Making a splash for kids
Jean-Michel Cousteau’s pioneering eco-work is well known. Now, he’s taken a step further in educating youth through Ritz Kids, says Shiva Kumar Thekkepat
Jean-Michel Cousteau first dived in the ocean when he was seven years old and that began a life-long obsession with the sea that he is now passing on to children all over the world through his programme for the Ritz-Carlton Hotel Company. “I dived with an aqualung 68 years ago,” he chuckles. “My plan is to be the first human to dive at 107 years old, after 100 years of diving!”
Jean-Michel obviously has a sense of drama, which is not surprising considering he has produced over 70 TV documentaries and features. He may be known as the eldest son of the late renowned explorer, author and film-maker Jacques Cousteau, but Jean-Michel is himself no stranger to fame or recognition for his ocean-related activism.
An Emmy Award-winner for his TV series TheMississippi— Reluctant Ally, he has also received a Peabody Award for distinguished and meritorious public service as a TV personality, and he is a member of the International Scuba Diving Hall of Fame. He was presented with the Environmental Hero Award in 1998 by the then US vice president, Al Gore.
As president of the Ocean Futures Society, which he founded in 1999, Jean-Michel has made education an integral part of his work. He has teamed up with the Ritz-Carlton Hotel Company to create programmes to educate children about different elements of nature. The Ambassadors of the Environment, which is available at the Ritz-Carlton Abu Dhabi, has been hugely popular.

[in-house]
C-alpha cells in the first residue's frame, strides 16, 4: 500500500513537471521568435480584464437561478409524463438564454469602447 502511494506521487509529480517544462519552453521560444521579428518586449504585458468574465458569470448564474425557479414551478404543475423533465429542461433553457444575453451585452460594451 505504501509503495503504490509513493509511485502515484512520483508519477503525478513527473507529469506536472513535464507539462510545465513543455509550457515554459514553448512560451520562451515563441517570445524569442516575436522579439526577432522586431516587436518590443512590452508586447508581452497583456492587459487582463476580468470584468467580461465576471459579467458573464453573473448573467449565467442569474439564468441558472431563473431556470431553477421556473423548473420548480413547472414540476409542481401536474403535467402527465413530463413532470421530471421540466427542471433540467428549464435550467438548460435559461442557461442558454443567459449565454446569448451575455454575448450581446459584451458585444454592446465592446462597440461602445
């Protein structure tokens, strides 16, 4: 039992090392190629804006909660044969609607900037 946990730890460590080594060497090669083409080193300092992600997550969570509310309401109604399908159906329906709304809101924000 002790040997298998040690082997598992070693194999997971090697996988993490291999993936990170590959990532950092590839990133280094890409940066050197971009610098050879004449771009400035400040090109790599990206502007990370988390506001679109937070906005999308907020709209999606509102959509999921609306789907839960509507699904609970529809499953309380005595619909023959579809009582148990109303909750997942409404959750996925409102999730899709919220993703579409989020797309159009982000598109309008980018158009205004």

“It is for children who stay at the hotel for at least three days. Instructors take them out by boat or on land, or to explore the forests or deserts,” says Jean-Michel, 75, who is based in the US. “But because such facilities are not available at all properties, we came up with Ritz Kids to get the message across in a way that allows them not only to have fun, but also experience the elements.”
The new programme for children up to 12 years old is based on four themes: water, which emphasises the importance of sea life; land, which encourages exploration; environmental responsibility, which is focused on the health of the planet; and culture indigenous to the area, which covers music, customs, history and food.
Each of the Ritz-Carlton hotels offering the programme will have between three and 12 activities, lasting from 90 minutes to three hours. But the experience begins right from check-in with a welcome kit, involving a scavenger hunt and an activity book. There are also inroom amenities, including recycled coloured pencils, a gardening kit to tend to plants or a magnifying glass with tweezers to examine microscopic flora.
Says Jean-Michel, “I know that kids get bored easily and need to be occupied when they’re on the road, so I wanted to give them options that I tried to have for my two kids where they actually learn something.”
Jean-Michel’s interest in educating children was sparked by teaching his own, Celine and Fabien. Only four years old when he first dived, Fabien has been working to educate others about the global ocean, while Celine has her own film production company focusing on the human story behind environmental issues.
Jean-Michel believes children will be the ones who will save the world, especially the ocean and its many denizens. Foremost on his mind at the moment is the endangered
orca, or killer whales. “My dream is for it to be made illegal to capture any orca anywhere for any reason,” he says.
JeanMichel’s interest in orcas peaked in the case of the captive male orca, Keiko, better known as the star of Free Willy, the 1993 Hollywood film. “For more than four years, I was directly involved with the release of Keiko,” says Jean-Michel.